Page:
Published: February 20, 2018

    A Guide to Sugar Alternatives

    The infamous and addictively sweet ingredient known as sugar can contribute to many conditions like obesity, tooth decay and diabetes. Knowing that unchecked consumption of sugar is dangerous for their health many families have tried to cut out sugar altogether or turn to sugar alternatives. Skipping the sodas and drinking a fresh glass of filtered water is a great first step. Many families will want to wean themselves off sugar gradually instead of quitting cold turkey.

    But what sugar alternatives will provide a sweet flavor to your desserts and drinks without negatively affecting your health? High fructose corn syrup and artificial sweeteners sound just as damaging as sugar. Read on to learn what sugar alternatives exist and what the pros and cons of these options are.

    Agave Syrup

    Agave syrup is derived from the boiled sap of the blue agave plant. Agave is a hotly debated sugar substitute. One of the perceived benefits of agave is that it’s technically “sweeter” than sugar, meaning you can add less agave syrup to a recipe and get the same result in flavor. However, we suggest you avoid agave syrup or nectar when choosing a sugar alternative.

    Agave syrup contains almost 85% fructose, which is even higher than high-fructose corn syrup. Fructose is a monosaccharide found naturally in fruits. Ingesting high amounts of fructose is associated with obesity and diabetes. Fructose also can cause your blood sugar levels to rise. Skip agave at the supermarket!


    Honey, the iconic golden syrup produced by honeybees, is a popular alternative to sugar for many types of dishes and drinks. Honey has more health benefits than products like agave syrup. Honey contains plentiful amounts of antioxidants, and when consumed over long periods of time it can reduce your likelihood of contracting or developing certain diseases.

    However, honey still contains a high amount of fructose and should be considered as fattening as table sugar. Because of the high concentration of fructose found in honey it should only be consumed in modest quantities. Honey is also high in calories, clocking in at about 60 calories per tablespoon.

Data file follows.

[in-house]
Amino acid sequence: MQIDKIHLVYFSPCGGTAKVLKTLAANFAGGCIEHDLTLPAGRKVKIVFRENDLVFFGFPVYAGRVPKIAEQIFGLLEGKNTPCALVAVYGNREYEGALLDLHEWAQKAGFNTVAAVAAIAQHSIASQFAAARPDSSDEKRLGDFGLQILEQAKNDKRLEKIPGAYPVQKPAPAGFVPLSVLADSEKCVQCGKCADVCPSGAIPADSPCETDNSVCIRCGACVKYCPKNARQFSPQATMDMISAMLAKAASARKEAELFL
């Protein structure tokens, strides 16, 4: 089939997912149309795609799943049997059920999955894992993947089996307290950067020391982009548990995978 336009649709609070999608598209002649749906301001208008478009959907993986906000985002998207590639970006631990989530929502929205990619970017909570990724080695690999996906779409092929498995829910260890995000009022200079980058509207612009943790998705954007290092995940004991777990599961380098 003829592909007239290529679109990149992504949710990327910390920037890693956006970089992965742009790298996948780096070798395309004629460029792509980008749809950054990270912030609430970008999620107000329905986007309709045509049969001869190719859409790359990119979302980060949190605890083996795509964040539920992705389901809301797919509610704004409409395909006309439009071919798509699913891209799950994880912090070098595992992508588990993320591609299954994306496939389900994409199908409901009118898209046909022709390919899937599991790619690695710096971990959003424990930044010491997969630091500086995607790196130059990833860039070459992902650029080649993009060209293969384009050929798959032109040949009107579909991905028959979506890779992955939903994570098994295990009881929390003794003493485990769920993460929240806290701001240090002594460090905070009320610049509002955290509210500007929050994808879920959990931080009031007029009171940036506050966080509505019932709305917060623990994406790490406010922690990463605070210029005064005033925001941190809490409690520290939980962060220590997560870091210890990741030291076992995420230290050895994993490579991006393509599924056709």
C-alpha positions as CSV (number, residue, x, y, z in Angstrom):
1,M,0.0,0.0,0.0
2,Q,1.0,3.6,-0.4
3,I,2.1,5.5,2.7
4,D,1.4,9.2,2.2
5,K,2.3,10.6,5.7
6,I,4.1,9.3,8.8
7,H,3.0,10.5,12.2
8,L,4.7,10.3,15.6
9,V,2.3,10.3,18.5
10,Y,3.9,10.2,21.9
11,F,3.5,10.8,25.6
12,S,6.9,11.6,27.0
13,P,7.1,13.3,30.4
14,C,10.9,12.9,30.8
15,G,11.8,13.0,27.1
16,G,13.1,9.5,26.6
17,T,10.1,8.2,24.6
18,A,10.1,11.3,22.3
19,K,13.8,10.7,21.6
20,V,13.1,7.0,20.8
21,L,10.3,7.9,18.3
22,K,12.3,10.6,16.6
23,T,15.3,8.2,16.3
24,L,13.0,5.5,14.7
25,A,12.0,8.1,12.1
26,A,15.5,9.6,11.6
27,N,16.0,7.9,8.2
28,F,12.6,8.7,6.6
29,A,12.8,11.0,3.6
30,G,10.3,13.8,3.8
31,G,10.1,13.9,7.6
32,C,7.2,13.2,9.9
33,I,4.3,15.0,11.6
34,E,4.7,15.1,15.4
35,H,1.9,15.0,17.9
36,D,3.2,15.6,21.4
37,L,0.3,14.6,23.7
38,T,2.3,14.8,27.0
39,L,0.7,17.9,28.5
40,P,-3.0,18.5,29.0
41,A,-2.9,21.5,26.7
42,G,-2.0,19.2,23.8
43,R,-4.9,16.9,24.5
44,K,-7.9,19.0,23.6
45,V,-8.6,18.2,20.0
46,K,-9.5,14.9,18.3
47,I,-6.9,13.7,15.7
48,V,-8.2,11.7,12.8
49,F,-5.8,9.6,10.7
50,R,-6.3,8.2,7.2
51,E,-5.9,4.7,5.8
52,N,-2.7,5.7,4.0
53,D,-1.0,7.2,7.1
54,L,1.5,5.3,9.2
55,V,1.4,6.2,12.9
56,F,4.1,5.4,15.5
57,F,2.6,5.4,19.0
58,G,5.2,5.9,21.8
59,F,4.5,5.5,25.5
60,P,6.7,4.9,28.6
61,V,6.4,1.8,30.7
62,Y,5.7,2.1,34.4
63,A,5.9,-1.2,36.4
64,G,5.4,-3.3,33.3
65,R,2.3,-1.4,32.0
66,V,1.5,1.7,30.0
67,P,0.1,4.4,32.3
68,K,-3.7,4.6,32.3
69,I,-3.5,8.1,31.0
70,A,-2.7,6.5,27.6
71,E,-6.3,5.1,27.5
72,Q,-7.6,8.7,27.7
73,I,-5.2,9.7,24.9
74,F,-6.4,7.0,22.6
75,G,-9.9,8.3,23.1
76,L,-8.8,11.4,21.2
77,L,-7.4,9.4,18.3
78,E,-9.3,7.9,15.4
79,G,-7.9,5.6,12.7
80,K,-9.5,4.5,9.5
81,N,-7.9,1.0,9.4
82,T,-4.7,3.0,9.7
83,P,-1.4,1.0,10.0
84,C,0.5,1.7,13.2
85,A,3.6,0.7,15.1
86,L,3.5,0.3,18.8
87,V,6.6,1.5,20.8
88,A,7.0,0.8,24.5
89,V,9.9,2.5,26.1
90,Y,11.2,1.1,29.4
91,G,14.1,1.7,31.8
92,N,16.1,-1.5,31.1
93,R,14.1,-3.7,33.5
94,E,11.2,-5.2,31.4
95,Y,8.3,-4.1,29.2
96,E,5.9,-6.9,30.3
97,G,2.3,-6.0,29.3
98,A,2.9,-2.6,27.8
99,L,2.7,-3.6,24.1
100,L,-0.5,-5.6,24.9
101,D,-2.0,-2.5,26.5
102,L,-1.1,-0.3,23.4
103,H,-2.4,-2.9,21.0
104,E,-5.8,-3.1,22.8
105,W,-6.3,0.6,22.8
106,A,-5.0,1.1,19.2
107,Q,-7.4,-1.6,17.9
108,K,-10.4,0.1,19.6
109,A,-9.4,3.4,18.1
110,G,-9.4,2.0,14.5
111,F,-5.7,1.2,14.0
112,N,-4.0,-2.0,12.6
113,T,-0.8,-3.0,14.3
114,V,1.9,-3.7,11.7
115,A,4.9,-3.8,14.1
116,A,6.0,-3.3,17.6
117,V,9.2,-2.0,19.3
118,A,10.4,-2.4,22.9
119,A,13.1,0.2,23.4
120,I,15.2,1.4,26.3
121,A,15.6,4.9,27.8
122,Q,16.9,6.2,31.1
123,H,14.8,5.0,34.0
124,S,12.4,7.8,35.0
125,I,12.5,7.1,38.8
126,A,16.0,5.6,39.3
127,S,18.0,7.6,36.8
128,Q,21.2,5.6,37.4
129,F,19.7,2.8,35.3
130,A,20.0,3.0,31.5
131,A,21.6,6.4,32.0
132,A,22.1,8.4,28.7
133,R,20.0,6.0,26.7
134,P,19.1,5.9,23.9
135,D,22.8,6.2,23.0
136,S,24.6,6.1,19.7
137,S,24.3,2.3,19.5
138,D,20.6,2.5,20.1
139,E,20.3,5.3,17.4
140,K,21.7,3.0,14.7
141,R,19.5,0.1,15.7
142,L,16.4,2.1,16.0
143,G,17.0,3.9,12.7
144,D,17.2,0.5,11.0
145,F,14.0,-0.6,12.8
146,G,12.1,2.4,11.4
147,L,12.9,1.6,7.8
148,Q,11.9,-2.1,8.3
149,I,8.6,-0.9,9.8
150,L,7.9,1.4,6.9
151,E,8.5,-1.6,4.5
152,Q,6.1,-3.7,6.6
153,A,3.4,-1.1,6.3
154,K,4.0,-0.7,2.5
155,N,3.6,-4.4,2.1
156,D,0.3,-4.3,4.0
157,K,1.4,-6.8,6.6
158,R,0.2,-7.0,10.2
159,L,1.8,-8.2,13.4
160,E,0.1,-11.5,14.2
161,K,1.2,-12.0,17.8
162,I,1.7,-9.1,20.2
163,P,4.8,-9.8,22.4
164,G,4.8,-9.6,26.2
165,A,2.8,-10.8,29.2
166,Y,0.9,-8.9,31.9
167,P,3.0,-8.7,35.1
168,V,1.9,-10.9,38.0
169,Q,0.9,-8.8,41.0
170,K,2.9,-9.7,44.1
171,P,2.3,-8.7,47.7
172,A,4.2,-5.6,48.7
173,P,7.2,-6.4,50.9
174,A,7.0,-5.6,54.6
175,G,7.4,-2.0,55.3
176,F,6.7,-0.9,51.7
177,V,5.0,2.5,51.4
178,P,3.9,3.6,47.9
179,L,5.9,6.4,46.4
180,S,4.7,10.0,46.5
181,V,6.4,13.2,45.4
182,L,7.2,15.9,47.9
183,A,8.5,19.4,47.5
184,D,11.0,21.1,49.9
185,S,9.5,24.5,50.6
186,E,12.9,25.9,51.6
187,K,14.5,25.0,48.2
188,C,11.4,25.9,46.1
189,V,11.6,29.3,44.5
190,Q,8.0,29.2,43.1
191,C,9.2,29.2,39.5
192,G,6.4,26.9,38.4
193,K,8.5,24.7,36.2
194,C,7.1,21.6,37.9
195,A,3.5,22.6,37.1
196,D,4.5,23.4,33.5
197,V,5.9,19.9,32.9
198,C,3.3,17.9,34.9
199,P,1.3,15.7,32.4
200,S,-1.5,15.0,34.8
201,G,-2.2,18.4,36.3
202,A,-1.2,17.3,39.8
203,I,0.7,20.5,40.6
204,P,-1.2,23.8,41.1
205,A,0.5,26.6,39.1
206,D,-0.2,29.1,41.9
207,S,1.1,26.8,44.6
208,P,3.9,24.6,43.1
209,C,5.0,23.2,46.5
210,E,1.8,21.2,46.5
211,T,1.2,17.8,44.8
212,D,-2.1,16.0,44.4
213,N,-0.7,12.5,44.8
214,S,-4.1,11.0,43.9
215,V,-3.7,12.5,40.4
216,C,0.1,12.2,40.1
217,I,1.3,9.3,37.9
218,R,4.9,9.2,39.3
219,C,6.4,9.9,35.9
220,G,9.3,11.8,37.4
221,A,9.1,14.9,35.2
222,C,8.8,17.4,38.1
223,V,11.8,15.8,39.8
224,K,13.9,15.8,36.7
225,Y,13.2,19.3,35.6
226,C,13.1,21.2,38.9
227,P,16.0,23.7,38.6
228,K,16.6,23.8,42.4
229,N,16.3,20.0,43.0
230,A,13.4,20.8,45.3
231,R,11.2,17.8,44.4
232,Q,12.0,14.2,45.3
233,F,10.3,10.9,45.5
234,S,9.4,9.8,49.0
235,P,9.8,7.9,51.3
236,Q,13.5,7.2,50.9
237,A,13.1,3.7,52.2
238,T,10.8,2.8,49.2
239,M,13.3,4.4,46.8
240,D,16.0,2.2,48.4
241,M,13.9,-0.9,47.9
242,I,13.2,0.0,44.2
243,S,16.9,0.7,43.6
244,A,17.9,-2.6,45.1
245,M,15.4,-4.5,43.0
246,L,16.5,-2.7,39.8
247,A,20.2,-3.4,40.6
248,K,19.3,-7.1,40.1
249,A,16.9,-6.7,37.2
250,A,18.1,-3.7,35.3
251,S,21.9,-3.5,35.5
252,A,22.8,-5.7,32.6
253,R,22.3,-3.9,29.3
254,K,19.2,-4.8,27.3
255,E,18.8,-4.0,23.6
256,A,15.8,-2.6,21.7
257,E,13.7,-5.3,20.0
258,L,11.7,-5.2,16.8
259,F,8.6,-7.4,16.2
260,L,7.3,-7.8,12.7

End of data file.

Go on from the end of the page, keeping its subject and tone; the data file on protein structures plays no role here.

Stevia is a sweetener that is naturally found in the environment – typically sold as a powder, the substance is extracted from the leaves of a type of shrub found in South America. Stevia has a leg up in the sugar alternative race because it contains no calories whatsoever, and it’s actually linked to a reduction in blood sugar and insulin levels.

    So what’s the catch? There hasn’t been an exhaustive amount of medical research on stevia, especially on the long-term health effects. The FDA classifies stevia as GRAS, or “generally regarded as safe.” So you’ll be taking a slight risk with stevia. Compared to the proven negative effects of sugar, however, you may want to take the chance and try adding stevia next time you’re baking or making tea.

    The best alternative to sugar, of course, is to not consume sweeteners whatsoever. Sugar delivers no proven health benefits, and its alternatives are not beneficial for your diet. If you get a craving for sweets during the day drink a full glass of filtered water and wait ten minutes – often you’ll find that your hunger has vanished! But if you must have some sweetness in your recipe try an alternative like stevia.